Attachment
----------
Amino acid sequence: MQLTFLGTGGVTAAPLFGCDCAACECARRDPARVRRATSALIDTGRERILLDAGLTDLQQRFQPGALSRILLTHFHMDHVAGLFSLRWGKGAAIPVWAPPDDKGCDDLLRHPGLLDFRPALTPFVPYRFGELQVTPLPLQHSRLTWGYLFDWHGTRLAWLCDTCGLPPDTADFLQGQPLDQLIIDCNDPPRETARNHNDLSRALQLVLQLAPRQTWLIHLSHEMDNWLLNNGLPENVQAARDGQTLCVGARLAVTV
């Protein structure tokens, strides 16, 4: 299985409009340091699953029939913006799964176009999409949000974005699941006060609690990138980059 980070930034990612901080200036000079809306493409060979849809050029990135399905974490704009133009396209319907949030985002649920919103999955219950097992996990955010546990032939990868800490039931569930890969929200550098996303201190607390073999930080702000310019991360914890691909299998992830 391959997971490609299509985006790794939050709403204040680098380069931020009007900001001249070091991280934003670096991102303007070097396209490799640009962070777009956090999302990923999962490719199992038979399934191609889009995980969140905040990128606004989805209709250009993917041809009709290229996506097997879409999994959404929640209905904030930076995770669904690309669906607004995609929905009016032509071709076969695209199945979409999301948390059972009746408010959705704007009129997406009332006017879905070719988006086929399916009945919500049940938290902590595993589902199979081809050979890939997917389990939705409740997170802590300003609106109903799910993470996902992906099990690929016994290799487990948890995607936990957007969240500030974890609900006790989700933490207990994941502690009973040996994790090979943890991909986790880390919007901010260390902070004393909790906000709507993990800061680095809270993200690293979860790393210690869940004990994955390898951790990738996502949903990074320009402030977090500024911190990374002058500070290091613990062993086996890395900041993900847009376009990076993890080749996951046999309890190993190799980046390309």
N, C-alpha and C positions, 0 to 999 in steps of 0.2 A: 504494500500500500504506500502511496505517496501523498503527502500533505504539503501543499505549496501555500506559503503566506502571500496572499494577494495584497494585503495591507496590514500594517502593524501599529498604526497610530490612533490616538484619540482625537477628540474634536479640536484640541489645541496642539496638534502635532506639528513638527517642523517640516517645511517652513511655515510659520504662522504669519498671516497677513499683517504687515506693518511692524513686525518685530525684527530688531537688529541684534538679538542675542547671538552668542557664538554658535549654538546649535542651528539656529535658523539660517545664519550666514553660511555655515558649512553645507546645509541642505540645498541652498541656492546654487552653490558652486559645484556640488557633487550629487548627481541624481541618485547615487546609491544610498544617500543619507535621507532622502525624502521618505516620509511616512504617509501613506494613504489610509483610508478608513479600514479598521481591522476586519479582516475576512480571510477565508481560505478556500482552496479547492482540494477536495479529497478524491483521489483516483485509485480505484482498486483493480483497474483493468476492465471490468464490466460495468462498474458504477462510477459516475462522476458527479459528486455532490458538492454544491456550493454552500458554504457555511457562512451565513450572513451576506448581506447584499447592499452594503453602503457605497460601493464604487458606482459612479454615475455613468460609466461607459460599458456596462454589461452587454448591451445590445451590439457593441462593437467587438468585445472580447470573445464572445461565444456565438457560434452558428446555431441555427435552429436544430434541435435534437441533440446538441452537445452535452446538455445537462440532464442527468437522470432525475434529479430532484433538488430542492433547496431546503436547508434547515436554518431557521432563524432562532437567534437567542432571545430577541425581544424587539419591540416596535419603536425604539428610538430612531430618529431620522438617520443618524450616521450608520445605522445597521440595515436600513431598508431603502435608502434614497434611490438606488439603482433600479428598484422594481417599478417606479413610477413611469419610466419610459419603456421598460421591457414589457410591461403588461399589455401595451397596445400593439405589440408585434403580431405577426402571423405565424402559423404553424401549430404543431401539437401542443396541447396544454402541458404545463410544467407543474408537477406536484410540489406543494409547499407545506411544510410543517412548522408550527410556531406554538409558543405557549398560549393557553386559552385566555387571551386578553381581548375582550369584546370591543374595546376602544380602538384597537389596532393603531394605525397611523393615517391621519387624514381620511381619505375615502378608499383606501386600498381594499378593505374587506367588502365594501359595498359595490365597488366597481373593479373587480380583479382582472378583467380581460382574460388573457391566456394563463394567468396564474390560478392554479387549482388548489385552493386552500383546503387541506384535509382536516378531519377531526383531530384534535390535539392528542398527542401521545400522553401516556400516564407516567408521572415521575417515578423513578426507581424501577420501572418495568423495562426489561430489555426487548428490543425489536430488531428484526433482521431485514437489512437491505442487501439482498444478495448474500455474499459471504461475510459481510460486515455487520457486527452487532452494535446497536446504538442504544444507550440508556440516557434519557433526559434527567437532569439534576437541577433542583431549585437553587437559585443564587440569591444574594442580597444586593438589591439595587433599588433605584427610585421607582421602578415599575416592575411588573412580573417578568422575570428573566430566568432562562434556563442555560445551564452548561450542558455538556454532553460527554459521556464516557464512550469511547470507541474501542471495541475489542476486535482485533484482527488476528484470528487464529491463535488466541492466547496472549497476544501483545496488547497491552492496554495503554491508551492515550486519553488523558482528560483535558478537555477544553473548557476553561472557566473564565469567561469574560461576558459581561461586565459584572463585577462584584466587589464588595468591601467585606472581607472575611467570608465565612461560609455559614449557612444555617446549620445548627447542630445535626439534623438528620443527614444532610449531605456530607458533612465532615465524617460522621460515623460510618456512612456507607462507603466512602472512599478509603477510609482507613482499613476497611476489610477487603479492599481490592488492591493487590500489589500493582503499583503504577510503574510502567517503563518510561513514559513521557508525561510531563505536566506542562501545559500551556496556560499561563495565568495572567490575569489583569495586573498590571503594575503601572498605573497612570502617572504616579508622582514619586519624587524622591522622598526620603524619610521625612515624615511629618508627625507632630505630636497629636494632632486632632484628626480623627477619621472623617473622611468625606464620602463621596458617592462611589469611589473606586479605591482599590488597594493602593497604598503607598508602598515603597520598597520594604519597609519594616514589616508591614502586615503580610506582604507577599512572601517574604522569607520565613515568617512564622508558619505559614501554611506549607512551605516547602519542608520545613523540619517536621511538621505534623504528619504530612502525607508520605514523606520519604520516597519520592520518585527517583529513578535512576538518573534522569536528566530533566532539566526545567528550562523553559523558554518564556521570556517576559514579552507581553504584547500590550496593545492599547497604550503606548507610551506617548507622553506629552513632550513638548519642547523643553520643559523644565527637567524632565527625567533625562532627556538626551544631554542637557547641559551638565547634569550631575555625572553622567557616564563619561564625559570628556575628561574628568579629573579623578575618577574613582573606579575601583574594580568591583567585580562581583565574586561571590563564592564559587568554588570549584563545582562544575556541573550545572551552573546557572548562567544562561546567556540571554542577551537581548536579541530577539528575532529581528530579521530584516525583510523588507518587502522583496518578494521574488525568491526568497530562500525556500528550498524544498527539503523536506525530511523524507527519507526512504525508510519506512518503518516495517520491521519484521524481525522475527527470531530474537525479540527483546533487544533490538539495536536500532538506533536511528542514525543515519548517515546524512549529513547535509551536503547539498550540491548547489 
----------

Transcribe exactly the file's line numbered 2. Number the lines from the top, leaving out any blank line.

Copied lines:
């Protein structure tokens, strides 16, 4: 299985409009340091699953029939913006799964176009999409949000974005699941006060609690990138980059 980070930034990612901080200036000079809306493409060979849809050029990135399905974490704009133009396209319907949030985002649920919103999955219950097992996990955010546990032939990868800490039931569930890969929200550098996303201190607390073999930080702000310019991360914890691909299998992830 391959997971490609299509985006790794939050709403204040680098380069931020009007900001001249070091991280934003670096991102303007070097396209490799640009962070777009956090999302990923999962490719199992038979399934191609889009995980969140905040990128606004989805209709250009993917041809009709290229996506097997879409999994959404929640209905904030930076995770669904690309669906607004995609929905009016032509071709076969695209199945979409999301948390059972009746408010959705704007009129997406009332006017879905070719988006086929399916009945919500049940938290902590595993589902199979081809050979890939997917389990939705409740997170802590300003609106109903799910993470996902992906099990690929016994290799487990948890995607936990957007969240500030974890609900006790989700933490207990994941502690009973040996994790090979943890991909986790880390919007901010260390902070004393909790906000709507993990800061680095809270993200690293979860790393210690869940004990994955390898951790990738996502949903990074320009402030977090500024911190990374002058500070290091613990062993086996890395900041993900847009376009990076993890080749996951046999309890190993190799980046390309």